Apple put the iPhone up for pre-order sales at 12:01 a.m. Pacific standard time, and every model of the phone has sold out already, according to Apple's Web site. Apple is working with AT&T (T), Verizon (VZ) and Sprint (S) in the United States, and these carriers listed on Apple's Web site indicate a shipping time of at least two weeks.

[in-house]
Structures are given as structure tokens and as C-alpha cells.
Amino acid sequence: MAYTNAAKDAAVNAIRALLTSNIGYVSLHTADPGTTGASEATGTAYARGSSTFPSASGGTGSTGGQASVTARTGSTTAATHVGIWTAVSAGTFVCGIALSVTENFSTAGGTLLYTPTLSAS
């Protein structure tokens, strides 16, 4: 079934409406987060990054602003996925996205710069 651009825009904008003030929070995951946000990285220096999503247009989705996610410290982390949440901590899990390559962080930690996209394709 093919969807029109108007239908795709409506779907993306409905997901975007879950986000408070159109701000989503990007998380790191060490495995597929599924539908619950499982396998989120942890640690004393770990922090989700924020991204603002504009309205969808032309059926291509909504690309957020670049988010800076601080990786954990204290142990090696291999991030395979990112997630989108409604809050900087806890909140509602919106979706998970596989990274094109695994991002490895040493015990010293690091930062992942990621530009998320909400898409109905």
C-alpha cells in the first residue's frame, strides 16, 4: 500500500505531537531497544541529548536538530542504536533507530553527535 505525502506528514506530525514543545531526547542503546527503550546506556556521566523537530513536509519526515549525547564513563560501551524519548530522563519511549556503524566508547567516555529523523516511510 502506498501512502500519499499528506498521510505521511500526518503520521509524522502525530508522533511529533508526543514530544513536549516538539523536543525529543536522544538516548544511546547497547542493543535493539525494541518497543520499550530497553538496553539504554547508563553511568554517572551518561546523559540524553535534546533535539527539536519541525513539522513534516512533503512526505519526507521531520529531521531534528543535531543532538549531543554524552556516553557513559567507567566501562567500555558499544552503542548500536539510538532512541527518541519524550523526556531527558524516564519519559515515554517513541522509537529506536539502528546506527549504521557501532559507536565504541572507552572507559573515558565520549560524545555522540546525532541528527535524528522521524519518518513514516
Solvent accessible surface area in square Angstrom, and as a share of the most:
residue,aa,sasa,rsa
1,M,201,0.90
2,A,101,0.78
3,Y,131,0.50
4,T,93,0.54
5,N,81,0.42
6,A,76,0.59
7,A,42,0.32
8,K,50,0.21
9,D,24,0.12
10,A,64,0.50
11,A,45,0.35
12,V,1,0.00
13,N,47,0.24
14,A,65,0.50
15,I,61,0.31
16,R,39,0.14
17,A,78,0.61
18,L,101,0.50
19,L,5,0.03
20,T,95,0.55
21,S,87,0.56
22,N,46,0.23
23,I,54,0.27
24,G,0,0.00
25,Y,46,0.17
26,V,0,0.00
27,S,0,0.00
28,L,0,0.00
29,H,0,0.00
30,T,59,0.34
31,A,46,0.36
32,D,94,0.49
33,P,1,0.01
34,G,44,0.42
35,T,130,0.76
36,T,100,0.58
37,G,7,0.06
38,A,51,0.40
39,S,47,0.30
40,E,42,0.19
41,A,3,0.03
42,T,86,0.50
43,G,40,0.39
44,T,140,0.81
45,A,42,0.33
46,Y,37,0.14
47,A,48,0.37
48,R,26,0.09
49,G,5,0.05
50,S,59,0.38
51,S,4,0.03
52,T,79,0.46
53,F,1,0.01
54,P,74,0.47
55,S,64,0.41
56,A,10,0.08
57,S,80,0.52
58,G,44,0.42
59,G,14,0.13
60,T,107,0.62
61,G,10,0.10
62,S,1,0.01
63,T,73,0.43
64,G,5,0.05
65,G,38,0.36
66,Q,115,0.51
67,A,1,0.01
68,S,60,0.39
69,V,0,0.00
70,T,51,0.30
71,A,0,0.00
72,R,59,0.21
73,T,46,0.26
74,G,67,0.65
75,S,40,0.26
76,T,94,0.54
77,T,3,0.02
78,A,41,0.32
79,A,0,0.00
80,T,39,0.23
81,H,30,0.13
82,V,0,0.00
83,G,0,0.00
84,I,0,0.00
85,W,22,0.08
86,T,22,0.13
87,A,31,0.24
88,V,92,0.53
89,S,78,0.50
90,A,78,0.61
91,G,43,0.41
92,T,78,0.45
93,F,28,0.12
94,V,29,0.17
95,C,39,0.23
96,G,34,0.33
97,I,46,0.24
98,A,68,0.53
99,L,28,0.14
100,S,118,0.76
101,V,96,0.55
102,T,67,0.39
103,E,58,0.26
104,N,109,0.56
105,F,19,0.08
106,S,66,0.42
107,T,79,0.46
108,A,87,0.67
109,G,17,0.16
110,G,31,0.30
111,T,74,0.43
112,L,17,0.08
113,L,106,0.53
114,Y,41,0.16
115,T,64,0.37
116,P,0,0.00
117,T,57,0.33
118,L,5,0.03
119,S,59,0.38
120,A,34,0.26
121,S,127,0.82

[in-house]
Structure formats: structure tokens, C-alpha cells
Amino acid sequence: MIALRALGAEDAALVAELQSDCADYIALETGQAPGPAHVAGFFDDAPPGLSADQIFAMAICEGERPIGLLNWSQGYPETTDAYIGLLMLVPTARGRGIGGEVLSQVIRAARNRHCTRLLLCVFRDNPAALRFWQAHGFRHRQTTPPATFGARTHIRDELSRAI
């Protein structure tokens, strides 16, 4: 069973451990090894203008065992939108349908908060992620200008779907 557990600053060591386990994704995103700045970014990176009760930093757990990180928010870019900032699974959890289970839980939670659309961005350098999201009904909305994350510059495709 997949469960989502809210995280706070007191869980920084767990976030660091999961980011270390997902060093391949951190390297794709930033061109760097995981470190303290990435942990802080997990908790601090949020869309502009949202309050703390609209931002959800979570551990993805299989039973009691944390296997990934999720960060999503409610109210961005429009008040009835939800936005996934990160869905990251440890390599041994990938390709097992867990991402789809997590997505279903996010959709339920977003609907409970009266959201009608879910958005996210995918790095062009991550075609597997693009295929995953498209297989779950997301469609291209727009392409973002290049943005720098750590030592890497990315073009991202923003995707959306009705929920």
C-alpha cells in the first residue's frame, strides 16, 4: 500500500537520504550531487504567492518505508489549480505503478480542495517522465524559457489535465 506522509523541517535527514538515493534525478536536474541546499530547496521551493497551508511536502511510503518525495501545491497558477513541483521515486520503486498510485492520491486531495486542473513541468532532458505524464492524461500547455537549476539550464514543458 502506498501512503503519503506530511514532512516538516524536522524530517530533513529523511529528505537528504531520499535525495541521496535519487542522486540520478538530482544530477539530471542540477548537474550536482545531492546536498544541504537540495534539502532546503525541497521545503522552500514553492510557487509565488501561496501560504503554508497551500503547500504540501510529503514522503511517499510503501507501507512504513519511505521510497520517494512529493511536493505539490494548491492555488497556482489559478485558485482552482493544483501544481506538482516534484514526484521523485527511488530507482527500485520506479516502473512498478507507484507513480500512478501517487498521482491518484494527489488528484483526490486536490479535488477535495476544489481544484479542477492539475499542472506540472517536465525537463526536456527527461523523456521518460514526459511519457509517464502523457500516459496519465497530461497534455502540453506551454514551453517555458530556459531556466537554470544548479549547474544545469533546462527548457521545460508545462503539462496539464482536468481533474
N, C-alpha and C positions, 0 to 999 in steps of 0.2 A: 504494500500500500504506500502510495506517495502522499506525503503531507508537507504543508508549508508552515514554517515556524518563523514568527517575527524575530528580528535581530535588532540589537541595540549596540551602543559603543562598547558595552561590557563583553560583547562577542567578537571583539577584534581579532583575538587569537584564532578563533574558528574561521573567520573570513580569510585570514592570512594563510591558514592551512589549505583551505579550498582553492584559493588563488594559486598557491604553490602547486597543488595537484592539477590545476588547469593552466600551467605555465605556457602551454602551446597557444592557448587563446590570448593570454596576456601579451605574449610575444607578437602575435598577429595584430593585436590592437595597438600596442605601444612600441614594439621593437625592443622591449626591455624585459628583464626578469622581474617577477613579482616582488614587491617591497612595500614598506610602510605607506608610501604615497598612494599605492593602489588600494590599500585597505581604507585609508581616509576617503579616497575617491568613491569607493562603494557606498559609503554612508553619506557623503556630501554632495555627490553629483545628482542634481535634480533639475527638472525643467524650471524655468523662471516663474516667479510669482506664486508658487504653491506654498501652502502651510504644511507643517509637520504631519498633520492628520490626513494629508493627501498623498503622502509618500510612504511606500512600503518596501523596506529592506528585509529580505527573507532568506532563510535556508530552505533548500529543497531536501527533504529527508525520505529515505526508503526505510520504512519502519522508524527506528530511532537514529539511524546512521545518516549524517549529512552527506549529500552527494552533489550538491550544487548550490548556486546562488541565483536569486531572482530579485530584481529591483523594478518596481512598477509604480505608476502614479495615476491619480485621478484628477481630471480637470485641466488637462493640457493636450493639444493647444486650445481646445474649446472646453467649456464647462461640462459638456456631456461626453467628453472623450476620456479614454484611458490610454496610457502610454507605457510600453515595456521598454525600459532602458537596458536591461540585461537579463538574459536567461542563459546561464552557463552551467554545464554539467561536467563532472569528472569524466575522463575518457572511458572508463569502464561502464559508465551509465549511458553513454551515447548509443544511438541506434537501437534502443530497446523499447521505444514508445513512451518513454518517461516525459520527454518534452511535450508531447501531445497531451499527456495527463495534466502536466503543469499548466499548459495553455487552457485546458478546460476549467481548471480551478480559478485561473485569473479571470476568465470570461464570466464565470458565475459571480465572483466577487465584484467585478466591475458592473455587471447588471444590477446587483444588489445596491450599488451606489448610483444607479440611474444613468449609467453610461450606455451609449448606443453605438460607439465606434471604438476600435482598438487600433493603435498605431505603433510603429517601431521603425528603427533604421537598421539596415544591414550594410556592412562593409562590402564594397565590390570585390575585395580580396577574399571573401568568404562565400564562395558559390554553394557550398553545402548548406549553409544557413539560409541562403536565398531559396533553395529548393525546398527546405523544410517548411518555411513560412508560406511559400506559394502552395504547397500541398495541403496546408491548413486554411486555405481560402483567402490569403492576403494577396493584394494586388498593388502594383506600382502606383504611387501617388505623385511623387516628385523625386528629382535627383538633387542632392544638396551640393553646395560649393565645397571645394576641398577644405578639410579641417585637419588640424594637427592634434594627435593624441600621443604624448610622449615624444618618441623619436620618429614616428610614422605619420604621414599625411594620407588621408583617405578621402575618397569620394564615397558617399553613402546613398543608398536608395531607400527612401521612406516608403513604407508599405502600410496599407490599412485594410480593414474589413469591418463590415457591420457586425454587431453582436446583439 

Some tech journalists, social-media mavens and Wall Street analysts weren't impressed with the device, saying it featured nothing new that isn't already available on other smartphones. They were looking for Apple to blow them away with an all-new design or breakthrough feature. Except that's not what Apple is doing with its sixth-generation iPhone. (The iPhone 4 had two iterations.) Apple has decided that it's pretty much perfected the look of the phone -- its glass-and-metal look stunned most people when it was released. Apple's lead product designer, Jonny Ive, noted that during a promotional video when discussing the iPhone 5: "When you think about your iPhone, it's probably the object that you use most in your life. It's the product that you have with you all the time. With this unique relationship people have with their iPhone, we take changing it really seriously. We don't to just want to make a new phone. We want to make a much better phone. iPhone 5 is the result of this approach." Those who were looking for something "insanely great" (to borrow a phrase from Steve Jobs) were bound to be disappointed, because Apple has already given it to us. The design of the iPhone isn't going to change much for iPhone 6, 7, etc. It is what it is because Apple doesn't change things for the sake of change. The company perfects something, then sticks with it. As Apple said in its promotion: "The best thing to happen to iPhone since the iPhone." Interested in more on Broadcom? See TheStreet Ratings' report card for this stock. -- Written by Chris Ciaccia in New York >Contact by Email. Follow @Commodity_Bull